AHRQ launches monthly health advice column and enhanced Web site in Spanish
Research Activities, September 2009
The Agency for Healthcare Research and Quality (AHRQ) recently launched Consejos de Salud Para Tí (Health Advice for You), a new monthly online health advice column for Spanish-speaking consumers. The column provides evidence-based tips on preventive health, safe and appropriate use of medications and other medical therapies, ways to get better health care, and other key health care issues. The column is part of AHRQ's Información en Español Web site (http://www.ahrq.gov/consumer/espanoix.htm), which has been enhanced and now includes audio and video in Spanish on a wide range of health care issues.
The inaugural advice column, by AHRQ physician Ileana Ponce-Gonzalez, M.D., focuses on preventive health practices and screening tests for men that are recommended by the AHRQ-supported U.S. Preventive Services Task Force. Dr. Ponce-Gonzalez, who also provides consumer health advice monthly on the Univisión Television Network's Despierta América morning news show, received her medical degree from the National University of Nicaragua, a clinical genetics degree at the University of Chile, and a Master of Public Health degree from The Johns Hopkins Bloomberg School of Public Health. She has practiced medicine and public health in her native Nicaragua, the United States, Chile, and Mexico.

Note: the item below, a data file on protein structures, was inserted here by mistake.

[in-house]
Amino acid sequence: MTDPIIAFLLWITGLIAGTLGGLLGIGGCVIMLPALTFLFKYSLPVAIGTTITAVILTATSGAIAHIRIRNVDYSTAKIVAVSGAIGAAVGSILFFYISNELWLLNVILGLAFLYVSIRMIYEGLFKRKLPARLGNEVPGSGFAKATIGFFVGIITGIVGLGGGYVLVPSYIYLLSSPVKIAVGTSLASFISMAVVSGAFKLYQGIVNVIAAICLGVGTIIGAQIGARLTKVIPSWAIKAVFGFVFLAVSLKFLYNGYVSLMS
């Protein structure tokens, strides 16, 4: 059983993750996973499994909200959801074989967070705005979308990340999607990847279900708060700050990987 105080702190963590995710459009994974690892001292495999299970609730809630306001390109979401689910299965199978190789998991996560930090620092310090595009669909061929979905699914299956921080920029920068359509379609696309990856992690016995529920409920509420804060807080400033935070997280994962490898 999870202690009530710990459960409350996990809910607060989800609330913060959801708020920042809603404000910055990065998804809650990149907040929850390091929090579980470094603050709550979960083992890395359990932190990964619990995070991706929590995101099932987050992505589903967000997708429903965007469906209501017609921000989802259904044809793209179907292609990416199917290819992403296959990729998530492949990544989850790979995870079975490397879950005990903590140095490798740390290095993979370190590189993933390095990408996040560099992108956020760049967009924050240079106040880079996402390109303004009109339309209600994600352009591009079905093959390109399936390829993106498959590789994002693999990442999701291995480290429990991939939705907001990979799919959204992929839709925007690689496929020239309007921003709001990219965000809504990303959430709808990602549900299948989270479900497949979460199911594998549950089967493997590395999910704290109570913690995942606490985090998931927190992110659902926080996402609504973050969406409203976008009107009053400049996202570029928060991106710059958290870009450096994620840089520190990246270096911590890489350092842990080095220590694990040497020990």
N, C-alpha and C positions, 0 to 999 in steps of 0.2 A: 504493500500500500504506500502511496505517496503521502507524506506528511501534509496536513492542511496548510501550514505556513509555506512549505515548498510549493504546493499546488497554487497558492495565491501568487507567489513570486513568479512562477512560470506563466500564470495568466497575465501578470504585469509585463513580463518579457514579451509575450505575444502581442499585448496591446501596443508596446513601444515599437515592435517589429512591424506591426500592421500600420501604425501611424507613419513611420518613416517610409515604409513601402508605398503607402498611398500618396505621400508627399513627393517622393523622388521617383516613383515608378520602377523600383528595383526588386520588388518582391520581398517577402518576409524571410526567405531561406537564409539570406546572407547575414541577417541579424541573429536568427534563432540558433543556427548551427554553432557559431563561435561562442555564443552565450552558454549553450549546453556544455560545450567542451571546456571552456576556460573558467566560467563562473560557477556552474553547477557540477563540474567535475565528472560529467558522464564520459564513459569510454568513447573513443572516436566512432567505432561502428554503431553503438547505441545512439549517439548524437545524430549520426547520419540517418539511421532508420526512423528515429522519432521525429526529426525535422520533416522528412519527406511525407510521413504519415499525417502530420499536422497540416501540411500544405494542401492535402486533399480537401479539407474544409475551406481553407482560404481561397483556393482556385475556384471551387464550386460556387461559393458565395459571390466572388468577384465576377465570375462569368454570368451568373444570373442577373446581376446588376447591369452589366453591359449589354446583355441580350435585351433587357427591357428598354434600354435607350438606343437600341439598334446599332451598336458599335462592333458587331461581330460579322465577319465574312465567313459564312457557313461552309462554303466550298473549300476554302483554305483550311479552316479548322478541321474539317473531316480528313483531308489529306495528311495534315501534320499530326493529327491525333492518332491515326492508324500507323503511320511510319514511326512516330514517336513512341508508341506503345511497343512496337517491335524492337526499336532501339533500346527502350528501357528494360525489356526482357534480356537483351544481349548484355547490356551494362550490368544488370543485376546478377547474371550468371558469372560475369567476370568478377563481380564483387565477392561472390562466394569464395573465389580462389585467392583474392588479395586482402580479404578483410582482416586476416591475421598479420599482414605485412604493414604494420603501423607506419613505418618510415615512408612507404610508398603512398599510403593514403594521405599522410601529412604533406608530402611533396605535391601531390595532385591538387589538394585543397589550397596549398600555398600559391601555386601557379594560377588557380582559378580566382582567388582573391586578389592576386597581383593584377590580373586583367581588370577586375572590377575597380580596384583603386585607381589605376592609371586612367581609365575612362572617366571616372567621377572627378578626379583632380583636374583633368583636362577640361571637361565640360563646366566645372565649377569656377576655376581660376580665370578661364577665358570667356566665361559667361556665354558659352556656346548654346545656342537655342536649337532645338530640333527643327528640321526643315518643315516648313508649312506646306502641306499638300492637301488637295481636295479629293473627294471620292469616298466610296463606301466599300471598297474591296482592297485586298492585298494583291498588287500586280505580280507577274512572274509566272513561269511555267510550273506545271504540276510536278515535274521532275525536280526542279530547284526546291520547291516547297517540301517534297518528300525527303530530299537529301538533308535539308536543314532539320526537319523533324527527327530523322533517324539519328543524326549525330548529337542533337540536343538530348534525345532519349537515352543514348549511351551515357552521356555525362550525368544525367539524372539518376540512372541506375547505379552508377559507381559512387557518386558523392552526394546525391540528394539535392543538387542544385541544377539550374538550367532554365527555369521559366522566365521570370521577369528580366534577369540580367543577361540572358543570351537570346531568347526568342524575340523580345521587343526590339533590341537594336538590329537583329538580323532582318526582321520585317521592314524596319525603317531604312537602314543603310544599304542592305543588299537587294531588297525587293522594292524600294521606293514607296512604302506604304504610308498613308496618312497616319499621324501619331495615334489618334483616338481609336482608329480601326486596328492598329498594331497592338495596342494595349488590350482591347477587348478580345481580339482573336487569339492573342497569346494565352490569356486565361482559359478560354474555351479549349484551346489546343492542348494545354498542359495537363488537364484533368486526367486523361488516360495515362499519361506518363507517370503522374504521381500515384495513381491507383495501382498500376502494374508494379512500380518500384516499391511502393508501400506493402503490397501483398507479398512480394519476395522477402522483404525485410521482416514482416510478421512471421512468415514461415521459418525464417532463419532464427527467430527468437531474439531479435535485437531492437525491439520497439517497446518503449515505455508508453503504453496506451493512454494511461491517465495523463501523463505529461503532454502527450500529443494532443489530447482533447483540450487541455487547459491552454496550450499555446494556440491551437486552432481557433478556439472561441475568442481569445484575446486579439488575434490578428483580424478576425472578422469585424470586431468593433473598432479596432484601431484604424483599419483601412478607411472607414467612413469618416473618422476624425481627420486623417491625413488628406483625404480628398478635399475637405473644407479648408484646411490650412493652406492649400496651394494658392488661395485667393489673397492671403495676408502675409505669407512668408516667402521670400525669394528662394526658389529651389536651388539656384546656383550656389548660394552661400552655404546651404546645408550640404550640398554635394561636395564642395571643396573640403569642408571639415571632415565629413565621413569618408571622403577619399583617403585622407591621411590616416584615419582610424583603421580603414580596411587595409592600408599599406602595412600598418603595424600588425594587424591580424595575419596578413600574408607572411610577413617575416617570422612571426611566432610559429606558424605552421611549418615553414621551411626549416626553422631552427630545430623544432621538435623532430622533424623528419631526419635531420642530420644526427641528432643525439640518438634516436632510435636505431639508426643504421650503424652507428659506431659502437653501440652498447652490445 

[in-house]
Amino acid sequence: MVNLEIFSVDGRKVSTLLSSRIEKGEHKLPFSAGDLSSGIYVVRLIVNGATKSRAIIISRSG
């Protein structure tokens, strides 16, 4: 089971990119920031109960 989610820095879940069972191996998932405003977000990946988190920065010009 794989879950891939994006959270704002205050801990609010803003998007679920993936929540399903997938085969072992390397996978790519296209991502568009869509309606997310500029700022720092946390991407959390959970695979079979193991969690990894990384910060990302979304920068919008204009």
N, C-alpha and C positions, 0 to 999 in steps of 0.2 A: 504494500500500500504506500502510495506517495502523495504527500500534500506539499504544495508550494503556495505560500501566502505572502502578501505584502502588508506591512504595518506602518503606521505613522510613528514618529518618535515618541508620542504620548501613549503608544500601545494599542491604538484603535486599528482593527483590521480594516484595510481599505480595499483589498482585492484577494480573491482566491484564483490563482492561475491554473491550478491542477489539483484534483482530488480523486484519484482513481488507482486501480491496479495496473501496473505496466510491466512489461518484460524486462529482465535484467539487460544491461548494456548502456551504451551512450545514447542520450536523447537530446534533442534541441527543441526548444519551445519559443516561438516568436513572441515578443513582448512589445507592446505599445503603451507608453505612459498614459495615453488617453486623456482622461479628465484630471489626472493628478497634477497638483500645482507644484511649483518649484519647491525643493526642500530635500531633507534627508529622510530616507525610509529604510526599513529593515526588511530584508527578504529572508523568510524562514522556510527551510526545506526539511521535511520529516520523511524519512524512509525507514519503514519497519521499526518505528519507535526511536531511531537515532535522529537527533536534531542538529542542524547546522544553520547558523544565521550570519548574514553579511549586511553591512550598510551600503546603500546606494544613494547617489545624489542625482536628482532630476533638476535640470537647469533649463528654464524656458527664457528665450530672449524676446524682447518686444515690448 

AHRQ's enhanced Spanish-language Web site includes more than 35 consumer guides on health care quality, surgery, health conditions and diseases, quitting smoking, safe use of medicines, understanding health insurance options, and prevention and wellness. The 30- and 60-second audio spots on the Web site focus on comparisons of pills for type 2 diabetes, pain medicines for osteoarthritis, tips for preventing blood clots, safe and effective use of blood thinner pills, tips for quitting smoking, preventive health, and more. The Web site also features "Superhéroes," a national public service campaign developed in partnership with the Ad Council to encourage Hispanics to become more involved in their health care.